by Jennifer Tribe, Juiced Consulting
When you think of writing, what springs to mind? If you’re like most people, you think of things like books, essays, stories, and e-mails. These are all types of writing that are typically meant to be read. They are written for the eye. Writing for the ear, on the other hand, means creating words that people will listen to.
Writing for the ear is different than writing for the eye. Listeners can’t stop to re-read a sentence to clarify its meaning. The message has just one shot to get through before the narrative continues and the thought is left behind. In order to be grasped quickly, an audio script has to be crystal clear and very simple.
Audio scriptwriting is not a skill we’re commonly taught, but whether you are creating tape sets, audio newsletters or a recorded welcome message for your web site, it pays to know a few scriptwriting tricks.
Listen to the way people talk in everyday conversation. We rarely talk as formally as we write. We tend to talk in short sentences, even sentence fragments. We use contractions and simple words. Use this style in your writing, even though it may contradict what you’ve been taught about ‘proper’ writing. Remember, it doesn’t matter what it looks like on paper as long as it’s easy for a listener to understand.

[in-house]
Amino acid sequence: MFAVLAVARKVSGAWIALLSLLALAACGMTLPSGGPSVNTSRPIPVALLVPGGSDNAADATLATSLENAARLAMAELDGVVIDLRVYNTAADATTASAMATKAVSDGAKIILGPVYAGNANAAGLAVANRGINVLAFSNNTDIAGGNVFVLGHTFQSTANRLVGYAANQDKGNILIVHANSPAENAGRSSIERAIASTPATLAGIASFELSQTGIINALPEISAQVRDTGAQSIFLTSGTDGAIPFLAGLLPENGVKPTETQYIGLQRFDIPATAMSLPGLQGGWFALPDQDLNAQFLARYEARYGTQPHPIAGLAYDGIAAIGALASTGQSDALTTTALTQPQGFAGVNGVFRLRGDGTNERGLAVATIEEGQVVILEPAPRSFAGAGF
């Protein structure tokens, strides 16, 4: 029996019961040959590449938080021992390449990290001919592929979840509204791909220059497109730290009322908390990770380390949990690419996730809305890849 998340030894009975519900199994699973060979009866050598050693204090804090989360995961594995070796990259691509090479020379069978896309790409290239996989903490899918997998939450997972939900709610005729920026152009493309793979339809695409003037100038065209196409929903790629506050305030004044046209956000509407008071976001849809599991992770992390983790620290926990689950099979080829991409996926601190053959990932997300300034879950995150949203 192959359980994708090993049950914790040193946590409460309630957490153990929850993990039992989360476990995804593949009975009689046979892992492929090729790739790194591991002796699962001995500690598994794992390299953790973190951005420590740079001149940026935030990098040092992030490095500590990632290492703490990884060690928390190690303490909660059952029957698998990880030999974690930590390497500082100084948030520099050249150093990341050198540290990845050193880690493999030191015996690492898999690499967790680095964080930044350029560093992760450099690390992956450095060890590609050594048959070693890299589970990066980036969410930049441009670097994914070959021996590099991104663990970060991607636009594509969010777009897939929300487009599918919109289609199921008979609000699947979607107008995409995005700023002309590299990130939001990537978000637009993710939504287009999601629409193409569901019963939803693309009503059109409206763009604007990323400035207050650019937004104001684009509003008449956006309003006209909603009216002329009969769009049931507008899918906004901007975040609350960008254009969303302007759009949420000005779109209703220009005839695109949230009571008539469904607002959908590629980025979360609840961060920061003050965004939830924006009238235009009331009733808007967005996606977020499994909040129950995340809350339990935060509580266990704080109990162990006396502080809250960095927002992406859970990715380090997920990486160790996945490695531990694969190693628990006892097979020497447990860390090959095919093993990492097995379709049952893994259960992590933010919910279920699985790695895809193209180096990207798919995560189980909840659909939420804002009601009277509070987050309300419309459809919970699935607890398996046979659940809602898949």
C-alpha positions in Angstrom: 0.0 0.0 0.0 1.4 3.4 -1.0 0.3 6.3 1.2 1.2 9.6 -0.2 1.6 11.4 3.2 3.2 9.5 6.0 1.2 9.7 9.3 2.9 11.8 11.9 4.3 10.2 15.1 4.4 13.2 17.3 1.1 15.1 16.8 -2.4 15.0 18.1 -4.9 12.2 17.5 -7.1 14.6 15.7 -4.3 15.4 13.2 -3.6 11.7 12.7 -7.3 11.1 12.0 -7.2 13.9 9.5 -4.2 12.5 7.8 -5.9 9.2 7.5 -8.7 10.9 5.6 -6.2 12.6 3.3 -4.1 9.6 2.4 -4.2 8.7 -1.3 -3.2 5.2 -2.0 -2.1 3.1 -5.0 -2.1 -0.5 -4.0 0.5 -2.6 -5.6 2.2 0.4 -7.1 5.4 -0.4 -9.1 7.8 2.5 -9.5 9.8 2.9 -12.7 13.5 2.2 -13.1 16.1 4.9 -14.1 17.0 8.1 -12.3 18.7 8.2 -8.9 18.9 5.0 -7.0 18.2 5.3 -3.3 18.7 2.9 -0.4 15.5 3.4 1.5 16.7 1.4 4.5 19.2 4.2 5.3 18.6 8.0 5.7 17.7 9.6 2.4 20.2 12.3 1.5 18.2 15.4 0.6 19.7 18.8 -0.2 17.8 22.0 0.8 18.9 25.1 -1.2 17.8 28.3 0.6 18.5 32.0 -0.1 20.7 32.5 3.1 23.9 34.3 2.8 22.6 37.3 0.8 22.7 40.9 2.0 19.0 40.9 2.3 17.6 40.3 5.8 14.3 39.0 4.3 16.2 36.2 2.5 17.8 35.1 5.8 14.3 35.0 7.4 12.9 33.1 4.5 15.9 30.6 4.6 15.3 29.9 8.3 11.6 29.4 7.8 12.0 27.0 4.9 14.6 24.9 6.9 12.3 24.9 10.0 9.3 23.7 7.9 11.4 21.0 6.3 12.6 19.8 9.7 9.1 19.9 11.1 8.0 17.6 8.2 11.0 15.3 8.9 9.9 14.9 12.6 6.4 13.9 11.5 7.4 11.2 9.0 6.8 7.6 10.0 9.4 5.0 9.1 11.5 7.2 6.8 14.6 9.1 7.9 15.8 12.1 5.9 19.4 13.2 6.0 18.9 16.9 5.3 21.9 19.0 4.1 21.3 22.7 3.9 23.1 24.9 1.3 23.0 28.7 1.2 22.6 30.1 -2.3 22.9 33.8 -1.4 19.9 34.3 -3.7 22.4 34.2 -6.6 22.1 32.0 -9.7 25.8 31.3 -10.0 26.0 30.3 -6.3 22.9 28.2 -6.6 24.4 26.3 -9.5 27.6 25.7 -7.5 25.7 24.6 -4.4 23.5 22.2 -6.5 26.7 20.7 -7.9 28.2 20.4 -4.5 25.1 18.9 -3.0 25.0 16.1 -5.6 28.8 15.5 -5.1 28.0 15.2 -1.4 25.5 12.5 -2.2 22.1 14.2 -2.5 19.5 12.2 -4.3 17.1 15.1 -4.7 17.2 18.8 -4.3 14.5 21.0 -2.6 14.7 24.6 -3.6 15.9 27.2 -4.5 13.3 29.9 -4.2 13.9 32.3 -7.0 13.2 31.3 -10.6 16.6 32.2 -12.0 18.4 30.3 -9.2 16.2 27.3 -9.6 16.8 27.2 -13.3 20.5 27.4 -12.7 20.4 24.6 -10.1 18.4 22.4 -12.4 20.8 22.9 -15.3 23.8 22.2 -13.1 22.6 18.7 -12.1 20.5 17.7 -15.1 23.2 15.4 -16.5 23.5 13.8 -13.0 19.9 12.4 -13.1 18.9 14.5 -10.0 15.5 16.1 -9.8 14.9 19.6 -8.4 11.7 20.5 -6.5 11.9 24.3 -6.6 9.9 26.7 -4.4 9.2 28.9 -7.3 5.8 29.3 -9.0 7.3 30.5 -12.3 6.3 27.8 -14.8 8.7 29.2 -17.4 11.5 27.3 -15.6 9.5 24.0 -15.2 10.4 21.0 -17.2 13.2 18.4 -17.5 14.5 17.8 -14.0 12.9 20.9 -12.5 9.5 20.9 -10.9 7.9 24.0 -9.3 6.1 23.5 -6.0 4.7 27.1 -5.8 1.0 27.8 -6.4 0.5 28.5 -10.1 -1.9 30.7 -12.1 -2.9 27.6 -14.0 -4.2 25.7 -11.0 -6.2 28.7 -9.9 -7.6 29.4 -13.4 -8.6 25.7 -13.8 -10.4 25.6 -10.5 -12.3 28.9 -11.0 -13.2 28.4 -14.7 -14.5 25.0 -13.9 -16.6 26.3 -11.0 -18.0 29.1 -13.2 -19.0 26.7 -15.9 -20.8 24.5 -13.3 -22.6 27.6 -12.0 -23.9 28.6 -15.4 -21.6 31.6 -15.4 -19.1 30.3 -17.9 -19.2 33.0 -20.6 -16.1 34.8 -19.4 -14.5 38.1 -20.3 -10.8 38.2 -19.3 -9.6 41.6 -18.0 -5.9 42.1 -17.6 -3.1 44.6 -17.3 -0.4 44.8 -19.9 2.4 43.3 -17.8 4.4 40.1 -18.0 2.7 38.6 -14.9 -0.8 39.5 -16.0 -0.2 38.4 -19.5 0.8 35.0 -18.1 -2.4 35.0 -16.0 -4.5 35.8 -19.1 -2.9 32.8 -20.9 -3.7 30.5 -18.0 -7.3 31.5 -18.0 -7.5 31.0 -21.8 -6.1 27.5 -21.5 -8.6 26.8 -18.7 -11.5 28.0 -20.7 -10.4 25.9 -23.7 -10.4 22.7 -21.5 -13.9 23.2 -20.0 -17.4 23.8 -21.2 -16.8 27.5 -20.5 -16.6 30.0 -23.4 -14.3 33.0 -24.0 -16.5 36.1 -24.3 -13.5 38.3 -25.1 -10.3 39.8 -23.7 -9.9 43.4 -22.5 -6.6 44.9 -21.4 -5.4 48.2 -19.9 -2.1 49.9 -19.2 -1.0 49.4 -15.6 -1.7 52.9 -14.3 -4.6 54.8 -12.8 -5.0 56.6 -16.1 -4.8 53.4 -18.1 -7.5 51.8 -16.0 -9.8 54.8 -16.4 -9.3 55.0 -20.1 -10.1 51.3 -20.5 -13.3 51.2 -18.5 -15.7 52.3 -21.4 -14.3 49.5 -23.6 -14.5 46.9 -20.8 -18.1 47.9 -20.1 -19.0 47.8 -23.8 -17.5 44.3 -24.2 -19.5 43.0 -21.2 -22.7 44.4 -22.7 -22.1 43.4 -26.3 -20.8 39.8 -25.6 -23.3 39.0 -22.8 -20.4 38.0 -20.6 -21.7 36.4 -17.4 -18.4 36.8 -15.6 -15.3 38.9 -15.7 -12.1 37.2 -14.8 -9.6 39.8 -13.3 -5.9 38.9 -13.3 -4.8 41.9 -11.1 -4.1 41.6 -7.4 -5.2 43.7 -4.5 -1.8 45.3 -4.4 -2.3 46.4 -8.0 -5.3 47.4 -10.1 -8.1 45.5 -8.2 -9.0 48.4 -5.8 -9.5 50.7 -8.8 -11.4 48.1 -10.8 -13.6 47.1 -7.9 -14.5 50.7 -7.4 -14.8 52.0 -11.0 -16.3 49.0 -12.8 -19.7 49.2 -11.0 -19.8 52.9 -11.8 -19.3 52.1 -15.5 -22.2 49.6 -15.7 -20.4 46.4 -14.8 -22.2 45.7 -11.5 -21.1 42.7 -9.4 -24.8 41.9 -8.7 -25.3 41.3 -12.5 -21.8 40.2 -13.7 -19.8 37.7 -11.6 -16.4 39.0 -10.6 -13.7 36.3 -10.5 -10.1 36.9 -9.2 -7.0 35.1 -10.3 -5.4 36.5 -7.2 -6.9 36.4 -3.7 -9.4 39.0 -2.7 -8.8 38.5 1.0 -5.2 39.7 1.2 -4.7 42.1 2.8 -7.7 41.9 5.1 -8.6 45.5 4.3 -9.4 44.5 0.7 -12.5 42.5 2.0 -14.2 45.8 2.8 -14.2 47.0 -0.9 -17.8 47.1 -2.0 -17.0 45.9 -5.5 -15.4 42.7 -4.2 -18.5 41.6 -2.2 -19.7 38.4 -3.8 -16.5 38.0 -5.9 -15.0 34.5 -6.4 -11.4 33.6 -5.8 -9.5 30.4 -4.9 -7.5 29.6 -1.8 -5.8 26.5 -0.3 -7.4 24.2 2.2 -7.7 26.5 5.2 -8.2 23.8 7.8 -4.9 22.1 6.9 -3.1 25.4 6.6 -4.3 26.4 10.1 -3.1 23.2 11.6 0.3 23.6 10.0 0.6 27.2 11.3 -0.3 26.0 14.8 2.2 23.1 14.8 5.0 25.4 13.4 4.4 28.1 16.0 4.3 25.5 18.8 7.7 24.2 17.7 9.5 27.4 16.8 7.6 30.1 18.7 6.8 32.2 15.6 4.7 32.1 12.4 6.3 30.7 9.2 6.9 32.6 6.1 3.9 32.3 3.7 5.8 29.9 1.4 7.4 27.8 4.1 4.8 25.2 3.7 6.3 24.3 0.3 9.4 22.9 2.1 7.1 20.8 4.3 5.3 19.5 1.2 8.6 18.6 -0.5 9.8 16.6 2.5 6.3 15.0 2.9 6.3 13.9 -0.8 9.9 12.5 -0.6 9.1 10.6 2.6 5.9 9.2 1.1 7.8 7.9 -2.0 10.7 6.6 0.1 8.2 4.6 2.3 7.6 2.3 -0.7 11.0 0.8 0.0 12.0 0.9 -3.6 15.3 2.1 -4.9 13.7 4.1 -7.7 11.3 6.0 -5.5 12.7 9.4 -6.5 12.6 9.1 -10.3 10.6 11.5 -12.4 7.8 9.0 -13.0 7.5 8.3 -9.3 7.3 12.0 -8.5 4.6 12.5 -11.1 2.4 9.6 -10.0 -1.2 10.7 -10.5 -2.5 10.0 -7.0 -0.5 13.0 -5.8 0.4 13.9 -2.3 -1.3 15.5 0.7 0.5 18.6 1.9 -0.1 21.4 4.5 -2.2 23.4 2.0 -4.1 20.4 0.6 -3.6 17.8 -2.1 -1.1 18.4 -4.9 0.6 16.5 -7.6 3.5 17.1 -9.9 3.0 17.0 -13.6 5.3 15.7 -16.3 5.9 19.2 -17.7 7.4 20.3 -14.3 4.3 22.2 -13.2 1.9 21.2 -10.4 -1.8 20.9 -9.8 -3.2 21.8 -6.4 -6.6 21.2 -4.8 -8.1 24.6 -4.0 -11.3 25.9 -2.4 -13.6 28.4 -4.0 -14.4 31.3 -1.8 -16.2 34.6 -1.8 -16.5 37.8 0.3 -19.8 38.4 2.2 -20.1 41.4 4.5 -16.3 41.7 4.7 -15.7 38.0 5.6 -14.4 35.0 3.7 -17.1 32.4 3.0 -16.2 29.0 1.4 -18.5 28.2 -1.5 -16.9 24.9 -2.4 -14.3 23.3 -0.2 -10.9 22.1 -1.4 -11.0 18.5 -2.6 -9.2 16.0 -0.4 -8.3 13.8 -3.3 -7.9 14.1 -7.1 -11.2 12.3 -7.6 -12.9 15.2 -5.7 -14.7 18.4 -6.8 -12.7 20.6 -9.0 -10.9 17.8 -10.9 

Build a connection. Audio products are a chance to create a bond with people as they listen to the sound of your voice. Invite them into your world by using inclusive language such as ‘we’ and ‘our.’
Keep it short. Convey ideas in short, self-contained chunks. Use short sentences so that listeners can easily follow the thread of your words. A good rule of thumb is to keep sentences under 25 words.
Pay attention to rhythm. Be careful about running together too many sentences that are all the same length. A bit of variety will hold a listener’s attention longer.